McDonald welcomes ‘softening’ of Fianna Fáil’s coalition stance

HEANEY in DUBLIN at the GPO in O'Connell Street

The GPO in O’Connell Street, Dublin, where the battle for independence was fought in 1916. Picture by Bill Heaney

 Updated: about an hour ago

Sinn Féin leader Mary Lou McDonald has welcomed what she has called the “softening” of Fianna Fáil’s stance on a coalition with her party.

As counting continued in 25 constituencies, Ms McDonald claimed that Sinn Féin had “won” the election on the basis it had received the largest share of the popular vote.

With 33 TDs already elected for the party, the party is now on course to return 37 seats, its highest ever total in an Irish election. However, Fianna Fáil is still expected to be the largest party in terms of seat numbers.

Speaking on RTÉ Radio, Ms McDonald said she was glad that Mr Martin had “come to his senses” when making comments on Sunday that seemed to open the door to possible talks with Sinn Féin.

There was a departure from his consistent line during the campaign that Fianna Fáil would not agree to any arrangement with Sinn Féin. Ms McDonald said her preference remains a government without either of the two formerly largest parties, but added that “grown up people” sit down and talk.

Also speaking this morning, Fianna Fáil deputy leader Dara Calleary said his party would “certainly” be willing to talk to Sinn Féin.

Tánaiste Simon Coveney has described the verdict of voters as “harsh” and a result of the public being “impatient” for more housing and a better health service.

Housing and health were the key issues of the “hugely disappointing” election, he told RTÉ’s Today with Sean O’Rourke show.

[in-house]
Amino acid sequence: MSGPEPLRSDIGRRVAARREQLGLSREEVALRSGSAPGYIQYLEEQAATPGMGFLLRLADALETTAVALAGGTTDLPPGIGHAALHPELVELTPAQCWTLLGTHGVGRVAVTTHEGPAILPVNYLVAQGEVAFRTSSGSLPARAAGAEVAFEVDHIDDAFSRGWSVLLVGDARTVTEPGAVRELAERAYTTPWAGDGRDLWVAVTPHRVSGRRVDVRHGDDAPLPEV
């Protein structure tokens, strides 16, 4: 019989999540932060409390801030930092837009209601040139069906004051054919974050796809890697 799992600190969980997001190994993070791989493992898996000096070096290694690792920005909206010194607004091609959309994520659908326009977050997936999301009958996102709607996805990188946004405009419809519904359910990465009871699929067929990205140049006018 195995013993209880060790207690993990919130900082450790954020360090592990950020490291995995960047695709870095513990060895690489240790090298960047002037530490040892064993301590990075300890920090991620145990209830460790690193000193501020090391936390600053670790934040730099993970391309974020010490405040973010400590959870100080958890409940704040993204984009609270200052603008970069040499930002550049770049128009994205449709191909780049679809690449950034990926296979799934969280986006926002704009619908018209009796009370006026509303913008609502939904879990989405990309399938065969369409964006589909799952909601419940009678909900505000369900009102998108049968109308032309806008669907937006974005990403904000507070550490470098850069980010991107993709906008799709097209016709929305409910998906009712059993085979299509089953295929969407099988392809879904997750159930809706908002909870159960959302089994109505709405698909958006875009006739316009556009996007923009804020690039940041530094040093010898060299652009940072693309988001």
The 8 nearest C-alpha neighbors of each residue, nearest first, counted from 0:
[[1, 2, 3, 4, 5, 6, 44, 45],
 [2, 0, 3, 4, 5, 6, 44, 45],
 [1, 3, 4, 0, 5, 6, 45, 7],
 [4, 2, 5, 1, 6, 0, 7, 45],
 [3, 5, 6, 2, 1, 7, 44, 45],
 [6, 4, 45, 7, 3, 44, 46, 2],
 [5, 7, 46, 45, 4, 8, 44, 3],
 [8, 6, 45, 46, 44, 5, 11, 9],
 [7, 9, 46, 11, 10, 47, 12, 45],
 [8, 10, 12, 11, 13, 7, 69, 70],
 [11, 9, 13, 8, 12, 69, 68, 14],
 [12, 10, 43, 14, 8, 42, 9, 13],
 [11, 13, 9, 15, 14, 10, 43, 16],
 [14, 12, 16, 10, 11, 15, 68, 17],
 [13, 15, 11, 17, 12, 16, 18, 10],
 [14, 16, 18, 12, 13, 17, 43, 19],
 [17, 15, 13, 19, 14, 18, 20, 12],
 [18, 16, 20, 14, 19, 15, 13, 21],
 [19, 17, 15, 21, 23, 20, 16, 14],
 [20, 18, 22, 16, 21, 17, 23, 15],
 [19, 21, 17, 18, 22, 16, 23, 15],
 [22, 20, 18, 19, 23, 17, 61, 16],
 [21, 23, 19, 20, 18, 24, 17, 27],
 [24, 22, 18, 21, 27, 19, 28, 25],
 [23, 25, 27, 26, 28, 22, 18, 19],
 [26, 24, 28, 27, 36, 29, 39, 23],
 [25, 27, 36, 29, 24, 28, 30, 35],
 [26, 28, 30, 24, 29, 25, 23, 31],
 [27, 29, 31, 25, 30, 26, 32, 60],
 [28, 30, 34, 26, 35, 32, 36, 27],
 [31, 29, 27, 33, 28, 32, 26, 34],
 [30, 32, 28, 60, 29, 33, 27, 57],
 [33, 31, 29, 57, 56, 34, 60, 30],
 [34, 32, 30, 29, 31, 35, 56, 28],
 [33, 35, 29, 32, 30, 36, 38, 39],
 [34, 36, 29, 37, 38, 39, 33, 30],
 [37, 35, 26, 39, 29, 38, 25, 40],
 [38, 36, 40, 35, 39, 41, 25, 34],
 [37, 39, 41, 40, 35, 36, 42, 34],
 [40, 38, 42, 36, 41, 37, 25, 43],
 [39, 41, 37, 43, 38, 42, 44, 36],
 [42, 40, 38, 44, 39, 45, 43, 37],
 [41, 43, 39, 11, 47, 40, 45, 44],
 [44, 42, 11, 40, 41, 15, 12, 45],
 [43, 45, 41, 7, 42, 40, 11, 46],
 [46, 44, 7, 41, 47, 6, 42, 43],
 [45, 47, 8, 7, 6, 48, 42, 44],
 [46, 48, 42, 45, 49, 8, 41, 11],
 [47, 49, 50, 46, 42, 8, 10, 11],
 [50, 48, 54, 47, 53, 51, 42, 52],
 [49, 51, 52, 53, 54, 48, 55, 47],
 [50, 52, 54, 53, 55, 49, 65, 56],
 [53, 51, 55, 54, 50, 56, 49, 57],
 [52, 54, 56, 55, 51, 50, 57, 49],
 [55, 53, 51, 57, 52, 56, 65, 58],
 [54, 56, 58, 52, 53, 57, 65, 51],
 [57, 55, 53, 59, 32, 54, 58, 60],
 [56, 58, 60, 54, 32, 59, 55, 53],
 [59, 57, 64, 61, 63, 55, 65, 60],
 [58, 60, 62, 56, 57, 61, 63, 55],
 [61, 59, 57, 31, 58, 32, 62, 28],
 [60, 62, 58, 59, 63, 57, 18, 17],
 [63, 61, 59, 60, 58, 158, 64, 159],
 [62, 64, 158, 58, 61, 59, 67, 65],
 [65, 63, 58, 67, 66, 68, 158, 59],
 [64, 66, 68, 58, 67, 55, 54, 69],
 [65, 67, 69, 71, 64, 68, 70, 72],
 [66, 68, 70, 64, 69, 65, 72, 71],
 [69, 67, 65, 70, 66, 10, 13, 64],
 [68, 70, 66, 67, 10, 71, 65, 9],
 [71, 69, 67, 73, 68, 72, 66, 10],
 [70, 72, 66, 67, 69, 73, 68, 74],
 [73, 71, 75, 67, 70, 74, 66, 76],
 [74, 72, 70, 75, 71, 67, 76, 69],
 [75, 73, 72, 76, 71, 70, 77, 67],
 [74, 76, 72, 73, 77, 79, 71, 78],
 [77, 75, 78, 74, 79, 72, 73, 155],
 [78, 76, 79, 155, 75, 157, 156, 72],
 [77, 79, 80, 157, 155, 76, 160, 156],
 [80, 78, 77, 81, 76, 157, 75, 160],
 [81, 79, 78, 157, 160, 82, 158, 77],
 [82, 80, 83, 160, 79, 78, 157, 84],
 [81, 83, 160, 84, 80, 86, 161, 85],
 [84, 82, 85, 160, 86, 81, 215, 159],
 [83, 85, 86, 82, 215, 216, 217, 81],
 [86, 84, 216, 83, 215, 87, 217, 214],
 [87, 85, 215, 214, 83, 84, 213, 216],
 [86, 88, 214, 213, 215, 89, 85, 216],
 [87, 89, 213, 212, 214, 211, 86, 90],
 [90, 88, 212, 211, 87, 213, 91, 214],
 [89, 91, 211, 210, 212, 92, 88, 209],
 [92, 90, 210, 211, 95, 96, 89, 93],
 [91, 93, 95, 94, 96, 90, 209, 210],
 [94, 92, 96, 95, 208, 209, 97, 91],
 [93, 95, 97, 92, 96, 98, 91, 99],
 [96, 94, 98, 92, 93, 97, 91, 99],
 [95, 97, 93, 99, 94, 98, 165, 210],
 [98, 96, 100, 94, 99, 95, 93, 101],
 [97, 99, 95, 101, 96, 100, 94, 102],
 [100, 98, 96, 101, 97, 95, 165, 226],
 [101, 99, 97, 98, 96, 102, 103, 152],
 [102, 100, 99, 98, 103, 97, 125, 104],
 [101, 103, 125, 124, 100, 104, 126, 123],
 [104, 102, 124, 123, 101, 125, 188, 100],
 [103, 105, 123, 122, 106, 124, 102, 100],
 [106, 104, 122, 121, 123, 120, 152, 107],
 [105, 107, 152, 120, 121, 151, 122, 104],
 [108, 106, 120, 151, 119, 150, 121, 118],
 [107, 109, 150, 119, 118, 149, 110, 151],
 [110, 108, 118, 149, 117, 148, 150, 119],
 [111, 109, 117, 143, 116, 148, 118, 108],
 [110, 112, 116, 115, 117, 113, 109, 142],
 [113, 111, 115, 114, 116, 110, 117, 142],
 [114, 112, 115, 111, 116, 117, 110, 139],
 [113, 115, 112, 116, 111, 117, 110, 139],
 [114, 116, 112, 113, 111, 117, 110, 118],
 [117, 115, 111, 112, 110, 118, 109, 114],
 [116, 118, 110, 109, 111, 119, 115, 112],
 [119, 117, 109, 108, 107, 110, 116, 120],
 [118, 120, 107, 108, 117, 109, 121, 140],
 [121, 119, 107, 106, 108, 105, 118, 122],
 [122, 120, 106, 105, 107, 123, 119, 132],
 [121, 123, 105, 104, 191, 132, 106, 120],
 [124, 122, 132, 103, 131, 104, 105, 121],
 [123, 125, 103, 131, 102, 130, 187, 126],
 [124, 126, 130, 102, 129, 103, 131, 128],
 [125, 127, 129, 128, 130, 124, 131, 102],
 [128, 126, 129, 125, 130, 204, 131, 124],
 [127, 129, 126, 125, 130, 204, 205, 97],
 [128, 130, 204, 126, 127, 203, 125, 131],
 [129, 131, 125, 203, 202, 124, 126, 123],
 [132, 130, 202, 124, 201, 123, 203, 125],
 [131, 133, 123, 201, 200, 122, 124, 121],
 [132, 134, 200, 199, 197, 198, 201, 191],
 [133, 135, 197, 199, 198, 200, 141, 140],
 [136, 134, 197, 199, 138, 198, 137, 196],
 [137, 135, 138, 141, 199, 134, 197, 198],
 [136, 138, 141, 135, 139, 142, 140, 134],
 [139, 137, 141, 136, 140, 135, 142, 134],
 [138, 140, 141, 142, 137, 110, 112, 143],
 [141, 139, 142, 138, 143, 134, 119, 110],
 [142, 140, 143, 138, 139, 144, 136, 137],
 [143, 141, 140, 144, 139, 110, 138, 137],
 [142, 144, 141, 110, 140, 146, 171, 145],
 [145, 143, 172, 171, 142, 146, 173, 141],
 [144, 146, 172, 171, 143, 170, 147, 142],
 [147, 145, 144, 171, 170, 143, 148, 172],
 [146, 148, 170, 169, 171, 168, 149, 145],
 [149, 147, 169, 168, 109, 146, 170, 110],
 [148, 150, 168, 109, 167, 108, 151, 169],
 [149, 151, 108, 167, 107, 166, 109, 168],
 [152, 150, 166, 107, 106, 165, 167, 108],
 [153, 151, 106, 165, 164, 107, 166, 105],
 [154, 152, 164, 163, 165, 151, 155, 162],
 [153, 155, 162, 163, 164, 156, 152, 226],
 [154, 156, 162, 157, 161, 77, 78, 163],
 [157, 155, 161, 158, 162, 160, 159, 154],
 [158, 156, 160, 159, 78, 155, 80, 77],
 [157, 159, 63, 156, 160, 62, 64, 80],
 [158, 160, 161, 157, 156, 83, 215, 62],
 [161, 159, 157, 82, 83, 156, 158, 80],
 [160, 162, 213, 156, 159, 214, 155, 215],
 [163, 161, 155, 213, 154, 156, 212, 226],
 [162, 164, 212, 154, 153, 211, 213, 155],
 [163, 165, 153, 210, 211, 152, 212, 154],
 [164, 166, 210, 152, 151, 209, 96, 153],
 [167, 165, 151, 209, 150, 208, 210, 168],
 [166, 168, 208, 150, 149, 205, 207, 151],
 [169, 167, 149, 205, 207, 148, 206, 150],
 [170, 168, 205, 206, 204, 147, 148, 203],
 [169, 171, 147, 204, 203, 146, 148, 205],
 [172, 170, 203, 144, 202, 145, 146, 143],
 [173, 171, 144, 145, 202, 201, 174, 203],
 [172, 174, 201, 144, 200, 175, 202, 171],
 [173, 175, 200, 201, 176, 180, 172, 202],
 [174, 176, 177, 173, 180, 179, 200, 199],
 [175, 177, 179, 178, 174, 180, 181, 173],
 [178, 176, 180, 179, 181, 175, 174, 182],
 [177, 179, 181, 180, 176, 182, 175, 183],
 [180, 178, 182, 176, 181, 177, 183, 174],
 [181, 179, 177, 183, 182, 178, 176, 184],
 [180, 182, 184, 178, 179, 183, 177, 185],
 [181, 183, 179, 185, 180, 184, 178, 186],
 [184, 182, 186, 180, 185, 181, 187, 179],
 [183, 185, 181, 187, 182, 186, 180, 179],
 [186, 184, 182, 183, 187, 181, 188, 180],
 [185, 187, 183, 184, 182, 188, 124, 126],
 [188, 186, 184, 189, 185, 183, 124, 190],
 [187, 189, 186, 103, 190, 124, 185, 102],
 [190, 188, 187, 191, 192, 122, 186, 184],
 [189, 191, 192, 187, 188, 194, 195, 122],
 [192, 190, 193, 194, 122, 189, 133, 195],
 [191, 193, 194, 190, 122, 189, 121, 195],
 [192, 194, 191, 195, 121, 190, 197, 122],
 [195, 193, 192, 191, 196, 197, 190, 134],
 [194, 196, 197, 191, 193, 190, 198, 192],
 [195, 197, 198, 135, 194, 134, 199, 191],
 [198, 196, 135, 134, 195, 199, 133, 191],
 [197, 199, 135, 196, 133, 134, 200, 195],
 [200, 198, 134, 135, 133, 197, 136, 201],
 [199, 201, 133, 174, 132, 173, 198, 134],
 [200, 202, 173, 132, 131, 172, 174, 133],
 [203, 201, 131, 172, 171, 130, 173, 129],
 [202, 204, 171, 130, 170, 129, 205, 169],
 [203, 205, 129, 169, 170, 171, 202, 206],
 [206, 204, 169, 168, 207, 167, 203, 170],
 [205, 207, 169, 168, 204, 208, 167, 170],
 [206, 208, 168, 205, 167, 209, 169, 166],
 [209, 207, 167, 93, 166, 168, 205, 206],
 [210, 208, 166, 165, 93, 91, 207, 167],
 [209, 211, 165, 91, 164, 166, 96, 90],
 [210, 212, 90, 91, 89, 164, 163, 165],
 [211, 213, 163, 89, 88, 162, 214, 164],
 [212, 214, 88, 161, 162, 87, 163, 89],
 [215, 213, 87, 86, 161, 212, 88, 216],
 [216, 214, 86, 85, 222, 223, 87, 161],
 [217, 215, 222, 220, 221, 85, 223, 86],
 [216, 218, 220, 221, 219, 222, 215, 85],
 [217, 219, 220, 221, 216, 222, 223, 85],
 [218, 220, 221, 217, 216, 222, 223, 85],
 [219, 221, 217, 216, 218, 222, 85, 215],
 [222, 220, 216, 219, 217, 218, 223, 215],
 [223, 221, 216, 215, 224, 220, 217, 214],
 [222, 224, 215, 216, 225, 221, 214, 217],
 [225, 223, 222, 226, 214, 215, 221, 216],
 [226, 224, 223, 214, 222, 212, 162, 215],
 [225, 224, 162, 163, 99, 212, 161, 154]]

He said Fine Gael needs to respond with “more radical thinking” in terms of delivering the public services which people clearly expect on foot of a thriving economy.

One comment

  1. A fantastic result for Sinn Fein and driven very much by the young who want something better.

    Tired of the previous two party system of two conservative parties derived from a civil war about independence or dominion a century ago, young folks now want a fairer share of the economic cake. A proper health service, adequate social housing for those who cannot afford to buy, the reasons for voting Sinn Fein are not altogether driven by the desire for reunification.

    But the election of Dail Deputies in the South will have an impact on the North. One party operating across two jurisdictions, which jurisdictions will effectively now ipso facto be partially re-united as Britain leaves the EU with a new border down the Irish Sea.

    It is quite frankly difficult to see how Ireland can go anywhere else but into a United Ireland.

    A great result for Sinn Fein and a great result for all of Ireland. United without the rancour of colonial domination and free to trade and travel within Europe, the past is growing dim, whilst the future shines bright. Good luck to them all and a pity we aren’t joining them – at least just yet.

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